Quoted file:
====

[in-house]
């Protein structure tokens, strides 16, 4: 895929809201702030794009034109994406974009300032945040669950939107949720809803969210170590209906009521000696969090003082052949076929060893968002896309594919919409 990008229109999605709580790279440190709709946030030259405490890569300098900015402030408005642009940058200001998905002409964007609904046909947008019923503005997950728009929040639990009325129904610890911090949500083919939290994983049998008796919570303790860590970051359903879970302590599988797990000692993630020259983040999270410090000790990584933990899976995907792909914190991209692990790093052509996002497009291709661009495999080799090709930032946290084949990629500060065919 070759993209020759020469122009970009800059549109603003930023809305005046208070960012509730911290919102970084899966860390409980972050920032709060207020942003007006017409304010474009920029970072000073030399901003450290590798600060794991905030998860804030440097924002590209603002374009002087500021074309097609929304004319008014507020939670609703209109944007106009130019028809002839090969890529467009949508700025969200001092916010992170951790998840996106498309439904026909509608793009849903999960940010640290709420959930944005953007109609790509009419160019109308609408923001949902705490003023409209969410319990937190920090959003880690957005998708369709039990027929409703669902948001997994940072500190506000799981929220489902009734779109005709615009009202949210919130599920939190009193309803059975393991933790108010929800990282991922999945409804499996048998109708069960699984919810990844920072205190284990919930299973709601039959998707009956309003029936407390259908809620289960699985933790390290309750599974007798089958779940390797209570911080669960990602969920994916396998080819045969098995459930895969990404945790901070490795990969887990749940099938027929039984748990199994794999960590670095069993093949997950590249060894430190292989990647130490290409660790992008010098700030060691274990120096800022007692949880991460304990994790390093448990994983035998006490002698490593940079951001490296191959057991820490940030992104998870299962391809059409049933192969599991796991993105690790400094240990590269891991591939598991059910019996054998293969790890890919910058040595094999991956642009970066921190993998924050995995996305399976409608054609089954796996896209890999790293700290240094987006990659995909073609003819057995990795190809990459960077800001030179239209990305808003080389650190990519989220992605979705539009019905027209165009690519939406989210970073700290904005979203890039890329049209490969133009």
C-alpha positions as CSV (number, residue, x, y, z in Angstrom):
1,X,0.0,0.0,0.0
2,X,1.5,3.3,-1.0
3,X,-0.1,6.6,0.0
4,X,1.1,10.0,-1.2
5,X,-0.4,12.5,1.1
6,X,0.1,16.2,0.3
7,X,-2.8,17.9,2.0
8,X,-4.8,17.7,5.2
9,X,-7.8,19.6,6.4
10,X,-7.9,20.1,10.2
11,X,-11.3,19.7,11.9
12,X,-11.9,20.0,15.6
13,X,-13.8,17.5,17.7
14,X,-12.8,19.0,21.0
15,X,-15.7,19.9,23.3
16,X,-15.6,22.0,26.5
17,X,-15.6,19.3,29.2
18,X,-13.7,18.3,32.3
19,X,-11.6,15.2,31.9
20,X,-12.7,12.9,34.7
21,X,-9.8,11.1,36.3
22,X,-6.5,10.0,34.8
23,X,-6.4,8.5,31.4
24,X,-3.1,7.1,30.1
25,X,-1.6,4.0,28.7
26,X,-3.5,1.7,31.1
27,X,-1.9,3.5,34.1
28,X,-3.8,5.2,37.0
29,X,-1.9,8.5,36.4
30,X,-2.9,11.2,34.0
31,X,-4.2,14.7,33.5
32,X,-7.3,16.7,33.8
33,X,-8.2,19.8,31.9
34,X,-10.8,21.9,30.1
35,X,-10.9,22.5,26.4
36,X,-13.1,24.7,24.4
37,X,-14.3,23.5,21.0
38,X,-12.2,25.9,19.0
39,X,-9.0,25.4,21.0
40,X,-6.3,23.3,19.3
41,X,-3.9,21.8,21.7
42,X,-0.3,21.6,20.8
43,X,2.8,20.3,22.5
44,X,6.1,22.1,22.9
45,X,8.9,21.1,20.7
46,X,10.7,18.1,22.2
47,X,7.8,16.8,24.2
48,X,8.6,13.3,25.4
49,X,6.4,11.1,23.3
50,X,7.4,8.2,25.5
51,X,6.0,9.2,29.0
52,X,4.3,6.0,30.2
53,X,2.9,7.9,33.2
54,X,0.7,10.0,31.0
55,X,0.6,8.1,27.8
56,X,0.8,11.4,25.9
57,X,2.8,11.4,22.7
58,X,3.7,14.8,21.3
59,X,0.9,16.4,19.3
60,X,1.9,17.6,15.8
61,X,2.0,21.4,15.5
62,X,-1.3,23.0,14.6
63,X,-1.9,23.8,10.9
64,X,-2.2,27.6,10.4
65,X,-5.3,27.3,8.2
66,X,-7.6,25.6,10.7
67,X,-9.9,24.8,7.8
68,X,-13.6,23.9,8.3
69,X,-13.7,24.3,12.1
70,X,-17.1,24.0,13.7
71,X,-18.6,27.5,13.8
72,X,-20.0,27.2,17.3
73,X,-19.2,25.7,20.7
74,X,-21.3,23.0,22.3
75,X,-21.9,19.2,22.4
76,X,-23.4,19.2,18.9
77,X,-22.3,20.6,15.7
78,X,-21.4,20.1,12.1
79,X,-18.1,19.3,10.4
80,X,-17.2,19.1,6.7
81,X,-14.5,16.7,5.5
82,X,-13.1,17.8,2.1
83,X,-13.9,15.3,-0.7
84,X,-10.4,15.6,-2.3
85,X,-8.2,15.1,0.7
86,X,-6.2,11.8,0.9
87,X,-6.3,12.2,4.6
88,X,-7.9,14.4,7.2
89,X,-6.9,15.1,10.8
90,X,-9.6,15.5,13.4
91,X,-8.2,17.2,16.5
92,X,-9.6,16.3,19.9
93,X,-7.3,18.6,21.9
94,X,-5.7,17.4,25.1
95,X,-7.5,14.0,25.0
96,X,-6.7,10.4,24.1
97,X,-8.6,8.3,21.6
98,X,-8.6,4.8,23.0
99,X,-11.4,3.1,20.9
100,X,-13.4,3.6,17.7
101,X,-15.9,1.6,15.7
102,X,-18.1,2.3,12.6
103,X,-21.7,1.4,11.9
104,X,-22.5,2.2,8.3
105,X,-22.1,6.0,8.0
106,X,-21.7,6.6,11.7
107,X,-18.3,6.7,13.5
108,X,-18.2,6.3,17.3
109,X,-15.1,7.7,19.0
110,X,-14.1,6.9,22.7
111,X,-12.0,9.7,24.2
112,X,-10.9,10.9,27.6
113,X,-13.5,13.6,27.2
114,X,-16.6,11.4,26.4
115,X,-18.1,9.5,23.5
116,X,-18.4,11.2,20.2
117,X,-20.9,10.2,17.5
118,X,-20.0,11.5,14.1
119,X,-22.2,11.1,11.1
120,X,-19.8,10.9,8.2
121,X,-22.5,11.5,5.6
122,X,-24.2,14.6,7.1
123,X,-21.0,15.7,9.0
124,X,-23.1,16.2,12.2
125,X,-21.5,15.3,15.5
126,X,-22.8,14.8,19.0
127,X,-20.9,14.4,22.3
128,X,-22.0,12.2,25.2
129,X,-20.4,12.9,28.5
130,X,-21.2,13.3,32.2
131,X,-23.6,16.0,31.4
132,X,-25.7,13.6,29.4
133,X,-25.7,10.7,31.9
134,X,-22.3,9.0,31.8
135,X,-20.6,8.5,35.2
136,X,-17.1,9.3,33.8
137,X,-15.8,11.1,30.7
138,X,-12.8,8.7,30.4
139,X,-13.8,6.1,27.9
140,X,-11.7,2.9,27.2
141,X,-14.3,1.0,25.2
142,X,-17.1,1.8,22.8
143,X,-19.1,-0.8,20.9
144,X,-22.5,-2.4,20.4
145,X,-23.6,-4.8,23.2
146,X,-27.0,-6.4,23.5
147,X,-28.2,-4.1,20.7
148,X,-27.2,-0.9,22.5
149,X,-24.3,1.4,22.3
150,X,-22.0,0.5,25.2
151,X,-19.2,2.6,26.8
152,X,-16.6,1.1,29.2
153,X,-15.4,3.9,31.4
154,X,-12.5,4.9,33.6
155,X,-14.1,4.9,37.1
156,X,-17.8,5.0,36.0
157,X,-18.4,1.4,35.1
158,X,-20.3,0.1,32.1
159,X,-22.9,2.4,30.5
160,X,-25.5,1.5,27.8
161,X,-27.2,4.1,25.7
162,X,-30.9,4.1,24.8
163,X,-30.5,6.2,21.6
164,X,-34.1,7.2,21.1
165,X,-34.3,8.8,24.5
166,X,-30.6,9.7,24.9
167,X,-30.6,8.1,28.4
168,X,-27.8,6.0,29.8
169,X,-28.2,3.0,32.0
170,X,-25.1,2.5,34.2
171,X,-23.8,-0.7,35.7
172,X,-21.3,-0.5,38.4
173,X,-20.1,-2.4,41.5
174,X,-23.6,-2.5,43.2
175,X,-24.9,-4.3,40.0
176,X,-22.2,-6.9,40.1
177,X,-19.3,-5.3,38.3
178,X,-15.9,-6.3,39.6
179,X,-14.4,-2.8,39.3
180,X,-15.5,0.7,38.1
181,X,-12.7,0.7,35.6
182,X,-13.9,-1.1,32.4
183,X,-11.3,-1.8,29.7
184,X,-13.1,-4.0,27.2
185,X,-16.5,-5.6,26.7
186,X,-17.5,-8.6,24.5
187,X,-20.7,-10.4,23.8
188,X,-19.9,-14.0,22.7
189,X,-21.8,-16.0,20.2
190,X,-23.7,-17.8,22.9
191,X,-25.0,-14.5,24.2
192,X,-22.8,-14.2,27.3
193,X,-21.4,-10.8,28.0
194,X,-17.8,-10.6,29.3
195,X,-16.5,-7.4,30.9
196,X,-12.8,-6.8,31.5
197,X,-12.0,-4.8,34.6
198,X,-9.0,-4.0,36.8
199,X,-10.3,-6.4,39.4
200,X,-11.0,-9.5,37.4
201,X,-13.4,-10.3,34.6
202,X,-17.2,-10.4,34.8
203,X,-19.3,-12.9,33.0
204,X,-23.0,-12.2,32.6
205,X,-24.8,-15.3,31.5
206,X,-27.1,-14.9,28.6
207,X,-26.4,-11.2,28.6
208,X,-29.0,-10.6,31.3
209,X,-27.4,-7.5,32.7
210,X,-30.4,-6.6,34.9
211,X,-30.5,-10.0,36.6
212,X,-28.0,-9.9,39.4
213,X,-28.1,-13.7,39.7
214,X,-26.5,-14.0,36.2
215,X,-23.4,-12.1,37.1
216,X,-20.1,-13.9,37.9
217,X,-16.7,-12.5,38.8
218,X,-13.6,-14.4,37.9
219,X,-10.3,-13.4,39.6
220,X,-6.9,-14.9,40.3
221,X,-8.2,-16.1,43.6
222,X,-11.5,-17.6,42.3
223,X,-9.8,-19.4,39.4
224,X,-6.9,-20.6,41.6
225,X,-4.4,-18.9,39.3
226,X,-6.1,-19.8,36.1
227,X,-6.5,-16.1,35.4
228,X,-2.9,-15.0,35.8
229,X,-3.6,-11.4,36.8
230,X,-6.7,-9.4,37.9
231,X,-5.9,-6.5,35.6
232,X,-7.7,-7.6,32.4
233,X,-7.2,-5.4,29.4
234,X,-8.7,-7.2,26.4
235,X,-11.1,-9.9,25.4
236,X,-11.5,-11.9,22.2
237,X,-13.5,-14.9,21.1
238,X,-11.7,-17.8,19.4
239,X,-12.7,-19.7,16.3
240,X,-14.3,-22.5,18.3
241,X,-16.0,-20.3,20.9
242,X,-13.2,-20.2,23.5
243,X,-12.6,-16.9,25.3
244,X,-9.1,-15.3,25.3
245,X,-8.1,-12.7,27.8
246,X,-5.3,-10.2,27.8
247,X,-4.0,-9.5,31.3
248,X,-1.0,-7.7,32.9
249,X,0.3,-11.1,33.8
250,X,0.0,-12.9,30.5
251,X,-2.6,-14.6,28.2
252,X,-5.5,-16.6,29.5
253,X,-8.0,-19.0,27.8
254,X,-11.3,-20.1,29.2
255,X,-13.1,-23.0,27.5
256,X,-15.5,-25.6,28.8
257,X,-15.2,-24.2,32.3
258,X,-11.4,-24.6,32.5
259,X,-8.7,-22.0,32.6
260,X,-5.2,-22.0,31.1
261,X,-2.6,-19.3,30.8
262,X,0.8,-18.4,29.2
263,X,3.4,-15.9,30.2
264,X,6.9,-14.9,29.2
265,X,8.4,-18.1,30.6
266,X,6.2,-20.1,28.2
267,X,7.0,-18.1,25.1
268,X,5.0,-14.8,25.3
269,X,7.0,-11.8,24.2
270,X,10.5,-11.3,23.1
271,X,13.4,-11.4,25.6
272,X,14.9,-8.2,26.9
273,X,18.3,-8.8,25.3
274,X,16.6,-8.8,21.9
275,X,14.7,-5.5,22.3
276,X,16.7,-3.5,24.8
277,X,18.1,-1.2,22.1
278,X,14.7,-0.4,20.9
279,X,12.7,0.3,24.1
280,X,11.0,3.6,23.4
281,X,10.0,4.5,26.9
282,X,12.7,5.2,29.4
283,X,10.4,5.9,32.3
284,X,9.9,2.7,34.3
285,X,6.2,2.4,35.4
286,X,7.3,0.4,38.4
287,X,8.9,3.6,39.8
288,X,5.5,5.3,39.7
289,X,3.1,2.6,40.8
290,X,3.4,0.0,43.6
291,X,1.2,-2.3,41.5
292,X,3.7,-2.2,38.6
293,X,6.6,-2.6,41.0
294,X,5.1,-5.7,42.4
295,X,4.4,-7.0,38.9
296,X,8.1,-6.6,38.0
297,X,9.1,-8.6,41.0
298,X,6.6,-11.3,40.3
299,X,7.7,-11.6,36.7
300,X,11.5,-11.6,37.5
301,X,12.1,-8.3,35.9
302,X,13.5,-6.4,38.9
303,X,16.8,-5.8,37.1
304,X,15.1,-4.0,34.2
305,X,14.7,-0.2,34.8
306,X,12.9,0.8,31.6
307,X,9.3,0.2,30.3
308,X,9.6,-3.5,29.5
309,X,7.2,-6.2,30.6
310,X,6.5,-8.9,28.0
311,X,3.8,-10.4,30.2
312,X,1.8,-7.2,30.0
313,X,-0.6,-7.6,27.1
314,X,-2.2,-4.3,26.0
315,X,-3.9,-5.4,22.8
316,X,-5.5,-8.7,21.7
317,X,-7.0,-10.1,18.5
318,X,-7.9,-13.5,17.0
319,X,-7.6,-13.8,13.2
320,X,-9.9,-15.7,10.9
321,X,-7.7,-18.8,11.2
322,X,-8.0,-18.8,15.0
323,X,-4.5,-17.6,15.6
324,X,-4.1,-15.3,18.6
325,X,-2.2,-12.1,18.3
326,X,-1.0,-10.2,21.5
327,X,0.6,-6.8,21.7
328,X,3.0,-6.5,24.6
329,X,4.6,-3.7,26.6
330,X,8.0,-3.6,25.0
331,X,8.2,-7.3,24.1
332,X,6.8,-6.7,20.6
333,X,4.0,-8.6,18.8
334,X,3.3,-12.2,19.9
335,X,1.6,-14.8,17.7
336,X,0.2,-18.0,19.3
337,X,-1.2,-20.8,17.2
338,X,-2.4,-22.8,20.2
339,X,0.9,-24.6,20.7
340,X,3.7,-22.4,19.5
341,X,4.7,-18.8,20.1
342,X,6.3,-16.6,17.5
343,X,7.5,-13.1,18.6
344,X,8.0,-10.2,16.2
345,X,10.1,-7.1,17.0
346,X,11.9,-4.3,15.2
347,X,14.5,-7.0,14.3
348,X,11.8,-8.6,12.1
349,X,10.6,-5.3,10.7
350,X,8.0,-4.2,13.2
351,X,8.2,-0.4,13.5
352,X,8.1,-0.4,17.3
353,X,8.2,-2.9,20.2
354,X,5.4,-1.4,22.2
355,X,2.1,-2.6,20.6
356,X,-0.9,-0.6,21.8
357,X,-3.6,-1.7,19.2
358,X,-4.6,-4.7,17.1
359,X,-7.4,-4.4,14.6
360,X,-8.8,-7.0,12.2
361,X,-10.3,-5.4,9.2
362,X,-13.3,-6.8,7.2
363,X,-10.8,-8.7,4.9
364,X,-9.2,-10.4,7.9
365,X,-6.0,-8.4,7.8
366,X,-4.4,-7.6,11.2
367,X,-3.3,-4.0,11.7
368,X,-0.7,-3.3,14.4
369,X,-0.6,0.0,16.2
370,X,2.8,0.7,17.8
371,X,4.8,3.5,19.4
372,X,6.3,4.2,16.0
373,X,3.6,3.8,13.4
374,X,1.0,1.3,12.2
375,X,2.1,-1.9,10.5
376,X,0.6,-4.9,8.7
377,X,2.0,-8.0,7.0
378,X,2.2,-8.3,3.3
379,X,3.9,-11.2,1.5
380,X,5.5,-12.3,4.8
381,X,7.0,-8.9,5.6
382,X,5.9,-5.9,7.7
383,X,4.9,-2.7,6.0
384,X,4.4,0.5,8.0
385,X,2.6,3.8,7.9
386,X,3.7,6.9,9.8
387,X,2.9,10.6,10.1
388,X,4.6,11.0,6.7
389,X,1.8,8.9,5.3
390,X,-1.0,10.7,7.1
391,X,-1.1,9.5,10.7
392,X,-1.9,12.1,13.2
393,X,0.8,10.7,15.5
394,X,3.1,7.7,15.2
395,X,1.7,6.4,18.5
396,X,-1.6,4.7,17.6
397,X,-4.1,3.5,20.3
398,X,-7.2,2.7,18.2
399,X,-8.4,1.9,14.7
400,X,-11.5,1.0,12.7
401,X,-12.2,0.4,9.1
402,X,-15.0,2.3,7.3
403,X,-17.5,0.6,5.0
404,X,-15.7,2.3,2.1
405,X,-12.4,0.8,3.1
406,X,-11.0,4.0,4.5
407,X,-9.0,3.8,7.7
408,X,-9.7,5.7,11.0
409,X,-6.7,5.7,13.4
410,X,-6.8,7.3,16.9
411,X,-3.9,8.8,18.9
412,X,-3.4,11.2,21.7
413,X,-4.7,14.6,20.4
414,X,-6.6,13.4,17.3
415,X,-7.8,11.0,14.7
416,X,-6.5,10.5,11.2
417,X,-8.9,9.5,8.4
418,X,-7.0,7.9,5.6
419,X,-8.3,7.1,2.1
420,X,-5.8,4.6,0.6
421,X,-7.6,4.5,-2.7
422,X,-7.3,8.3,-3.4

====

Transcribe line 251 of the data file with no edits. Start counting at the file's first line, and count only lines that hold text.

248,X,-1.0,-7.7,32.9